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Navy chief calls for measures to combat extremism after incidents on ships

U.S. Pacific Fleet Commander Adm. John Aquillino addresses sailors aboard the USS Carl Vinson after Chief of Naval Operations Adm. Mike Gilday ordered a stand down to address issues of extremism within the Navy. Photo by MCS Mason Congleton/U.S. Navy
U.S. Pacific Fleet Commander Adm. John Aquillino addresses sailors aboard the USS Carl Vinson after Chief of Naval Operations Adm. Mike Gilday ordered a stand down to address issues of extremism within the Navy. Photo by MCS Mason Congleton/U.S. Navy

Feb. 10 (UPI) -- Additional measures must be instituted to combat political and racial extremism in the Navy, Adm. Mike Gilday said in a message to the fleet.

"I am certain the vast majority of men and women in the United States Navy serve with honor, character, and integrity," the Chief of Naval Operations' statement said on Tuesday. "But we cannot be under any illusions that extremist behaviors do not exist in our Navy."

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Although he did not identify them, Gilday referred to "two separate incidents where symbols of hate and violence were anonymously left in living areas aboard ships in our fleet."

The comment is an apparent reference to the discovery in January of a noose above the bunk of a Black sailor aboard the USS Lake Champlain guided-missile cruiser, leading to the confession and removal from the ship of another sailor, and another incident in which hate speech graffiti was discovered in a bathroom aboard the USS Carl Vinson aircraft carrier within the past week.

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The Naval Criminal Investigative Service has examined both incidents.

Gilday ordered a stand-down of each Navy command, by April, to address the issue of extremism within the ranks, noting that "No doubt, this is a leadership issue...this stand-down is another in our efforts to listen, to learn, and to improve."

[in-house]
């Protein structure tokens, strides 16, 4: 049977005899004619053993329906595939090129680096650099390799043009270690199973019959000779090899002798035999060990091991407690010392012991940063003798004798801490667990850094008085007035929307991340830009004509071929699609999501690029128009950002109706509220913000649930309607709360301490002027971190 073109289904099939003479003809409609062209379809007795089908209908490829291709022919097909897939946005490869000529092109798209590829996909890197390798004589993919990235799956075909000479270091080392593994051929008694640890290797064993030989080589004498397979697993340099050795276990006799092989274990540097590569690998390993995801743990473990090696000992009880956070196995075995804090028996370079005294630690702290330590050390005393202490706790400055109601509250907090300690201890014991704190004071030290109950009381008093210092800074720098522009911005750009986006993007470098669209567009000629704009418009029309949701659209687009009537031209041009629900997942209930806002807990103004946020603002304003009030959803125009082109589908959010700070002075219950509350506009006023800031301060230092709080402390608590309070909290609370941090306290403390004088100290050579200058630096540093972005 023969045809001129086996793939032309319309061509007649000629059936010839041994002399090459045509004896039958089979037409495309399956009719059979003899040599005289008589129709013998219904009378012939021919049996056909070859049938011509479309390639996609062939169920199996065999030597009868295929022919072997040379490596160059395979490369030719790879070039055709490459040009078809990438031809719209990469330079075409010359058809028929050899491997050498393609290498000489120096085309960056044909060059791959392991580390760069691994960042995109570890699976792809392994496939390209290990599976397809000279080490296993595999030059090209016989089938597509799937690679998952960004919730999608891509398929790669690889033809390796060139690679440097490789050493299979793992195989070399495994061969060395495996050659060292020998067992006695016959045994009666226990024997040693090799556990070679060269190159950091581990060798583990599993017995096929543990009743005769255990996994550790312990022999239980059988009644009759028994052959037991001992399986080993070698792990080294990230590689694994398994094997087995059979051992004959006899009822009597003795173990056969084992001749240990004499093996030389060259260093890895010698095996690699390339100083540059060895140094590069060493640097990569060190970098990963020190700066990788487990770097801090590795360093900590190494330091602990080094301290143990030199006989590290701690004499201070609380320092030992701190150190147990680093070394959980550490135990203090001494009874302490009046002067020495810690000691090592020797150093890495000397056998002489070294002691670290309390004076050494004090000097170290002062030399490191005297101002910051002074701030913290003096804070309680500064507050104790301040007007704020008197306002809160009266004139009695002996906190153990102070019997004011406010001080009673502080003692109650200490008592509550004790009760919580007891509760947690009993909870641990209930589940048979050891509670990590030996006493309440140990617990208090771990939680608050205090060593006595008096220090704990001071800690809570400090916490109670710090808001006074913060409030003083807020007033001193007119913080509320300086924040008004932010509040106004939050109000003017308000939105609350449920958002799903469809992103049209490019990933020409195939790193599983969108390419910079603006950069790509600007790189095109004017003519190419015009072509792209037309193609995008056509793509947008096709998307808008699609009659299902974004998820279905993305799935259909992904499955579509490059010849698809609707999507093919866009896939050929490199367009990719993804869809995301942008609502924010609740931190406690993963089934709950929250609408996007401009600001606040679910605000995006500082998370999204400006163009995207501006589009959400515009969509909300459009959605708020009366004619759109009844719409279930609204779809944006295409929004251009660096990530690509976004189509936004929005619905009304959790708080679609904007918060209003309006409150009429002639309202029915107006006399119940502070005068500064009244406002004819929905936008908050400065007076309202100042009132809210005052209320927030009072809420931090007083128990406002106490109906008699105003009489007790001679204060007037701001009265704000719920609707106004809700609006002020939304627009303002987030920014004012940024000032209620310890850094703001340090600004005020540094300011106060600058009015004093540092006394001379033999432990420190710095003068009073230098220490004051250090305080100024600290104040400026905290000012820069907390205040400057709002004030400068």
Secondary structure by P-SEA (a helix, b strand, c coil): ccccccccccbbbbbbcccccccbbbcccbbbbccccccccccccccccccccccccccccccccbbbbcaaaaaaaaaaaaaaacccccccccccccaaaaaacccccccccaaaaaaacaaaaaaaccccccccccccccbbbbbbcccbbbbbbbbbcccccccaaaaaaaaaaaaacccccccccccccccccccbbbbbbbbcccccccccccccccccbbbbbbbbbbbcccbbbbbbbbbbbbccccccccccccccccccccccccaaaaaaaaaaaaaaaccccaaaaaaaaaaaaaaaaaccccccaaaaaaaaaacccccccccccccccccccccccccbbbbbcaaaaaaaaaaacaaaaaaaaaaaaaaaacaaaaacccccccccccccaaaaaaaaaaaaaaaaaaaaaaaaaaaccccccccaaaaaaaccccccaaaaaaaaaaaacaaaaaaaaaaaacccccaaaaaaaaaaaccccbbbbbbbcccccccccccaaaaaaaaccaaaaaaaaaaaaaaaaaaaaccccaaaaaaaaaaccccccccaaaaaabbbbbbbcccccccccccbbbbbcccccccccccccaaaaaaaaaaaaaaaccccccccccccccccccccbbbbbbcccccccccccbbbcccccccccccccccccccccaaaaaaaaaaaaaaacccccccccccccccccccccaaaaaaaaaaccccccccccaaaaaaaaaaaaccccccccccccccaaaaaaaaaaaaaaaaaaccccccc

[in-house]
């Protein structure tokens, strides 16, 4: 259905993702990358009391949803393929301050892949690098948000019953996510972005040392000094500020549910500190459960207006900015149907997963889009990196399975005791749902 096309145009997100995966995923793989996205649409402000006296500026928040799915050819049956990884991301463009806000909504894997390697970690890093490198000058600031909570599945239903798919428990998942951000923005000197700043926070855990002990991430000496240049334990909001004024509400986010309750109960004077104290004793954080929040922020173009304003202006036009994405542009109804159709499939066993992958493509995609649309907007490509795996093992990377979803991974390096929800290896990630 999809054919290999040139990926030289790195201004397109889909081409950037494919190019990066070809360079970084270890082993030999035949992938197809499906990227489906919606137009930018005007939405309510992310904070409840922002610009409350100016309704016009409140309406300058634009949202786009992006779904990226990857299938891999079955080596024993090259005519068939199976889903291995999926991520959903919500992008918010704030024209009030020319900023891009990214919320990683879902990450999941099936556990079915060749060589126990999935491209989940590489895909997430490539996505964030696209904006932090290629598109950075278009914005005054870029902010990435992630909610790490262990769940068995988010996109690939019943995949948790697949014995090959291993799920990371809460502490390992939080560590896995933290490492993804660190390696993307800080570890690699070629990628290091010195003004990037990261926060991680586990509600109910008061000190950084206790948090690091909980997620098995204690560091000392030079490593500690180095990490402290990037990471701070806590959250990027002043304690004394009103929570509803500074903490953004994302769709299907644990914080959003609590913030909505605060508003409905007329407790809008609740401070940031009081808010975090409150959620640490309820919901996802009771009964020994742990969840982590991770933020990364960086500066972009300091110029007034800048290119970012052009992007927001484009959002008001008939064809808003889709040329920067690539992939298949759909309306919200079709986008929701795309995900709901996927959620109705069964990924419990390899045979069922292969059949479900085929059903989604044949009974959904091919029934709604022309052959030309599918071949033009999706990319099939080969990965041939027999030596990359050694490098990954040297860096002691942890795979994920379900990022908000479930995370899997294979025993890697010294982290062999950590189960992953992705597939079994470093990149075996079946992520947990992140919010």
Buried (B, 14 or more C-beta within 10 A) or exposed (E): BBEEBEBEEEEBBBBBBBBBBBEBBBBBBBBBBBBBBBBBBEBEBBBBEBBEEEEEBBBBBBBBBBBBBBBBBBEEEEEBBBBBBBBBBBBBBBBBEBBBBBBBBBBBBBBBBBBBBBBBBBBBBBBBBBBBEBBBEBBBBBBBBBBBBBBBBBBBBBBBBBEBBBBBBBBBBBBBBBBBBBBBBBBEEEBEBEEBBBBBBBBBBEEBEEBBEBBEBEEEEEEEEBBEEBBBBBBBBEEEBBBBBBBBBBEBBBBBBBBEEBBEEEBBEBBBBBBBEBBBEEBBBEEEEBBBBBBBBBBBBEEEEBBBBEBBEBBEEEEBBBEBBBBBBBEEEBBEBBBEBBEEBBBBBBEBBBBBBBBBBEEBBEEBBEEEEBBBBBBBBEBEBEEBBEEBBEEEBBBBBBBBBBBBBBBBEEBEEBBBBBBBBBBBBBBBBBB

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Gilday's statement came after Defense Secretary Lloyd Austin ordered a military-wide stand down on Feb. 3, to deal with extremism in the military's ranks after active and former military personnel participated in the insurrectionist mob that stormed the Capitol building in January.

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"The DOD Instruction expressly prohibits military personnel from actively advocating for and participating in supremacist, extremist or criminal gang doctrine, ideology or causes," Pentagon press secretary John Kirby said in a Feb. 3 statement announcing Austin's order.

A stand-down order indicates an off-duty status and a temporary relaxation from a state of readiness. The first came on Tuesday, when leaders of the U.S. Navy's Pacific Fleet addressed San Diego-area commands while aboard the USS Carl Vinson.

U.S. Pacific Fleet Commander Adm. John Aquilino and Fleet Master Chief James Honea met with crews aboard several ships for what a Navy statement termed "candid discussions with sailors, focused on eliminating extremist ideologies in the military."

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"I have policies in the Pacific Fleet that we do not care what race you are, what creed you are, what god you pray to, what sexual orientation you are, or what gender you are," said Aquilino. "We are all sailors, we are all shipmates, and we are here to serve our nation and defend the Constitution. I owe you a safe place to work so that you can execute your mission and fulfill your oath."

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